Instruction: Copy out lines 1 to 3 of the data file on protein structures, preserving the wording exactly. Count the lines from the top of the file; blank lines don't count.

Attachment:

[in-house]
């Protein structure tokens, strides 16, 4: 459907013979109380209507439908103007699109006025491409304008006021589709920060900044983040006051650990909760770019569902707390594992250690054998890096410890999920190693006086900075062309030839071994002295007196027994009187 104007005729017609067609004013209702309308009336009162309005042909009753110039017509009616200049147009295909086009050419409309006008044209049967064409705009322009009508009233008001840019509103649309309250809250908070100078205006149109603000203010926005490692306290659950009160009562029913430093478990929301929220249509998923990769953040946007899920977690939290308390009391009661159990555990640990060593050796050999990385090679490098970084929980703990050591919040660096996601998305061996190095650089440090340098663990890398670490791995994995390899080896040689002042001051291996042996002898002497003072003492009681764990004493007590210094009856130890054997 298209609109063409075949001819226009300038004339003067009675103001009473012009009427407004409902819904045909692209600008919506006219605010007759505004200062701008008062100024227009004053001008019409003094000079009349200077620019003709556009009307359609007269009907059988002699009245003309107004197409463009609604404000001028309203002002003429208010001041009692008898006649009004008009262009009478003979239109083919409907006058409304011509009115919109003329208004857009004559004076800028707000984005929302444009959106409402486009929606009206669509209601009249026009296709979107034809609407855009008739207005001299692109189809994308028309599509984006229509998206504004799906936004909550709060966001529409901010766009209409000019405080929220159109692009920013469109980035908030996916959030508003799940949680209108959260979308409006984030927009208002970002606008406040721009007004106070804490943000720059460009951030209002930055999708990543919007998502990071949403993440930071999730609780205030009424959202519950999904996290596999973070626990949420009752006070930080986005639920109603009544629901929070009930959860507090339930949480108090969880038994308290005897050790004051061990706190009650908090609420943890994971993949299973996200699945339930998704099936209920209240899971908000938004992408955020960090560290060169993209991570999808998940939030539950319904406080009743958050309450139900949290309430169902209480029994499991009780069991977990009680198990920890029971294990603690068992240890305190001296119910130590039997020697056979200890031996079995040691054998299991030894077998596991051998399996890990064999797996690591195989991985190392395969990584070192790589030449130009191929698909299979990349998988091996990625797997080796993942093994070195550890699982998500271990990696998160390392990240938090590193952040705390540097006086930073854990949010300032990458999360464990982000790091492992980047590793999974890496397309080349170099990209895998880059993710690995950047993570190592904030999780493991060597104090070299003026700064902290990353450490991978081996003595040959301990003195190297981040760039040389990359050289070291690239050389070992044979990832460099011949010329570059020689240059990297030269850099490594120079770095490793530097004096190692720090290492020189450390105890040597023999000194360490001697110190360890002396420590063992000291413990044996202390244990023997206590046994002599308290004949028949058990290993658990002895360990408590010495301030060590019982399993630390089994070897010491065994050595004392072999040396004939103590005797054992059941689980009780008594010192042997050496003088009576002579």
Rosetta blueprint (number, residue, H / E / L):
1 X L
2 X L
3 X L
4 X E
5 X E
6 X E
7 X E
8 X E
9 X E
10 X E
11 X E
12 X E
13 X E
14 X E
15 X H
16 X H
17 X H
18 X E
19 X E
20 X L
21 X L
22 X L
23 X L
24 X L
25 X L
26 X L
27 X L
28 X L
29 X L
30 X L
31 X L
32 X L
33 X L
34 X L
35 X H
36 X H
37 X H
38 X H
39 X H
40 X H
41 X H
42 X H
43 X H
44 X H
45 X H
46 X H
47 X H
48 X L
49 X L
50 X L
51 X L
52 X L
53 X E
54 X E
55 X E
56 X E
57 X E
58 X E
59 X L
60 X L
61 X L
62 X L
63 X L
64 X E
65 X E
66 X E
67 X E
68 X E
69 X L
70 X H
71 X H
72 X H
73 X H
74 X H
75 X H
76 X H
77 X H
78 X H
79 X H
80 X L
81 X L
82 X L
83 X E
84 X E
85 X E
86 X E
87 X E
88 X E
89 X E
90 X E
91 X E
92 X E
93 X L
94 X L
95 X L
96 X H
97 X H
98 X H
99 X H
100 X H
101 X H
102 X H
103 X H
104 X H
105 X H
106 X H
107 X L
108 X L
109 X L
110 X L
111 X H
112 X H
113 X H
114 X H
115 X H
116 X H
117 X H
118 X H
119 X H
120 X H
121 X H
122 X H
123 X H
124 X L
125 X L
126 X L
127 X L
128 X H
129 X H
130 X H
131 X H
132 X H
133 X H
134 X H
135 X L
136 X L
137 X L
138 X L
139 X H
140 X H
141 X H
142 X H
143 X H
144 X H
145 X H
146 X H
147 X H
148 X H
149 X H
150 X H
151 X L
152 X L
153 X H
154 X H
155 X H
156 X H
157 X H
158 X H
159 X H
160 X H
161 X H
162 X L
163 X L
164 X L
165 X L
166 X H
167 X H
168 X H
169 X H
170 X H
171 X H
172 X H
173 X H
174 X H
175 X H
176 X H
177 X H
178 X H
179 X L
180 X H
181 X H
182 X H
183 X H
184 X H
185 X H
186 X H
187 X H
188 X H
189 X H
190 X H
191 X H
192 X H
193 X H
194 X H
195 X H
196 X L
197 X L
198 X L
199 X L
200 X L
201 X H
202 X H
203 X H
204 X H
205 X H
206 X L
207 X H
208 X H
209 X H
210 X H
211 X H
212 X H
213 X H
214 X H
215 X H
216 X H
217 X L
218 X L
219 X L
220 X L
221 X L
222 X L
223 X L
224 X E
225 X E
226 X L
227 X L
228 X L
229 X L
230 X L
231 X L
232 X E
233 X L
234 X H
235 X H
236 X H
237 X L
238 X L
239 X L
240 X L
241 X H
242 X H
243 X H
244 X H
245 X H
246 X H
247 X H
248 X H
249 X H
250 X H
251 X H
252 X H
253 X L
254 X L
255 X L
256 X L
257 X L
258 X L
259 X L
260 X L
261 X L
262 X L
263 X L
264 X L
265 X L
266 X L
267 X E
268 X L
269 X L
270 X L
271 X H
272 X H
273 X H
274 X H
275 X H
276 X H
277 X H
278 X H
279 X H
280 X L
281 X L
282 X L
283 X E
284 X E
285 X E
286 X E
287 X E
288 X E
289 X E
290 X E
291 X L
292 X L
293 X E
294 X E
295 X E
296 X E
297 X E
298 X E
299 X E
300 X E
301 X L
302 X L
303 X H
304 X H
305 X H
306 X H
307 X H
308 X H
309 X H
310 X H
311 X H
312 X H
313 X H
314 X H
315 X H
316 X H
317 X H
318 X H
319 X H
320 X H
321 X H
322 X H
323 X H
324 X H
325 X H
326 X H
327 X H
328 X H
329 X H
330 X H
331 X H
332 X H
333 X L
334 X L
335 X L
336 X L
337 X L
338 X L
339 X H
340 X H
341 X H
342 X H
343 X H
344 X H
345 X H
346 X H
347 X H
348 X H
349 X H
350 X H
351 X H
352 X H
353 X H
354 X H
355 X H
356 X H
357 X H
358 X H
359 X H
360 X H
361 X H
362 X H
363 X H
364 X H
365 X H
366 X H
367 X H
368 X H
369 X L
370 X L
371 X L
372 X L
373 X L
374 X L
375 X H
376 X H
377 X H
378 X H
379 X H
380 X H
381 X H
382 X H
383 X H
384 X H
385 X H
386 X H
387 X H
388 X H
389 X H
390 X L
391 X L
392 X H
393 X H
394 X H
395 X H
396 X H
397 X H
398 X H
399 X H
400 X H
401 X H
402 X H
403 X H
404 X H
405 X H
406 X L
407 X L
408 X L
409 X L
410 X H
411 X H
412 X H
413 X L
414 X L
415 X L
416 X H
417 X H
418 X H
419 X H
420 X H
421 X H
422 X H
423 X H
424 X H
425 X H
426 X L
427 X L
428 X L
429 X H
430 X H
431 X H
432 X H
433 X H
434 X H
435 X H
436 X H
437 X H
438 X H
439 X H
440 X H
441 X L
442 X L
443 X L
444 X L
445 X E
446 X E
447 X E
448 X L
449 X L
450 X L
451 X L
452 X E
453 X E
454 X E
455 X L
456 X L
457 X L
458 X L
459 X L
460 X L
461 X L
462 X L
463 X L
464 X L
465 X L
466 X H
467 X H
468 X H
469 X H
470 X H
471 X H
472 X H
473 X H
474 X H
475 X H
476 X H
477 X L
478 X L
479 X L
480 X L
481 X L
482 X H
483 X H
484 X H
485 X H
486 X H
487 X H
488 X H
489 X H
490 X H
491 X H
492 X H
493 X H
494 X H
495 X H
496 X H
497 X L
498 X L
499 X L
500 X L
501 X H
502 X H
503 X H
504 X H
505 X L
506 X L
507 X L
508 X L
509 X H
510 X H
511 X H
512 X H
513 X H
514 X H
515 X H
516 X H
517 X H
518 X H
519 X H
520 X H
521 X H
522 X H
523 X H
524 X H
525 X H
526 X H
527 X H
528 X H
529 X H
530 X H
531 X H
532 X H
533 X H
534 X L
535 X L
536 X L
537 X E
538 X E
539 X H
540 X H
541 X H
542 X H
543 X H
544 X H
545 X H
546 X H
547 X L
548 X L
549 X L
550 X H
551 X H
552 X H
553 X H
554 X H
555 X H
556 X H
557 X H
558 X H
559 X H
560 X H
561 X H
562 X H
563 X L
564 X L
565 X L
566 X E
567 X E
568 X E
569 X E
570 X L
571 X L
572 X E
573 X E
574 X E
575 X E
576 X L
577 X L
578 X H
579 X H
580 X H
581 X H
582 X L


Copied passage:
[in-house]
């Protein structure tokens, strides 16, 4: 459907013979109380209507439908103007699109006025491409304008006021589709920060900044983040006051650990909760770019569902707390594992250690054998890096410890999920190693006086900075062309030839071994002295007196027994009187 104007005729017609067609004013209702309308009336009162309005042909009753110039017509009616200049147009295909086009050419409309006008044209049967064409705009322009009508009233008001840019509103649309309250809250908070100078205006149109603000203010926005490692306290659950009160009562029913430093478990929301929220249509998923990769953040946007899920977690939290308390009391009661159990555990640990060593050796050999990385090679490098970084929980703990050591919040660096996601998305061996190095650089440090340098663990890398670490791995994995390899080896040689002042001051291996042996002898002497003072003492009681764990004493007590210094009856130890054997 298209609109063409075949001819226009300038004339003067009675103001009473012009009427407004409902819904045909692209600008919506006219605010007759505004200062701008008062100024227009004053001008019409003094000079009349200077620019003709556009009307359609007269009907059988002699009245003309107004197409463009609604404000001028309203002002003429208010001041009692008898006649009004008009262009009478003979239109083919409907006058409304011509009115919109003329208004857009004559004076800028707000984005929302444009959106409402486009929606009206669509209601009249026009296709979107034809609407855009008739207005001299692109189809994308028309599509984006229509998206504004799906936004909550709060966001529409901010766009209409000019405080929220159109692009920013469109980035908030996916959030508003799940949680209108959260979308409006984030927009208002970002606008406040721009007004106070804490943000720059460009951030209002930055999708990543919007998502990071949403993440930071999730609780205030009424959202519950999904996290596999973070626990949420009752006070930080986005639920109603009544629901929070009930959860507090339930949480108090969880038994308290005897050790004051061990706190009650908090609420943890994971993949299973996200699945339930998704099936209920209240899971908000938004992408955020960090560290060169993209991570999808998940939030539950319904406080009743958050309450139900949290309430169902209480029994499991009780069991977990009680198990920890029971294990603690068992240890305190001296119910130590039997020697056979200890031996079995040691054998299991030894077998596991051998399996890990064999797996690591195989991985190392395969990584070192790589030449130009191929698909299979990349998988091996990625797997080796993942093994070195550890699982998500271990990696998160390392990240938090590193952040705390540097006086930073854990949010300032990458999360464990982000790091492992980047590793999974890496397309080349170099990209895998880059993710690995950047993570190592904030999780493991060597104090070299003026700064902290990353450490991978081996003595040959301990003195190297981040760039040389990359050289070291690239050389070992044979990832460099011949010329570059020689240059990297030269850099490594120079770095490793530097004096190692720090290492020189450390105890040597023999000194360490001697110190360890002396420590063992000291413990044996202390244990023997206590046994002599308290004949028949058990290993658990002895360990408590010495301030060590019982399993630390089994070897010491065994050595004392072999040396004939103590005797054992059941689980009780008594010192042997050496003088009576002579």
Rosetta blueprint (number, residue, H / E / L):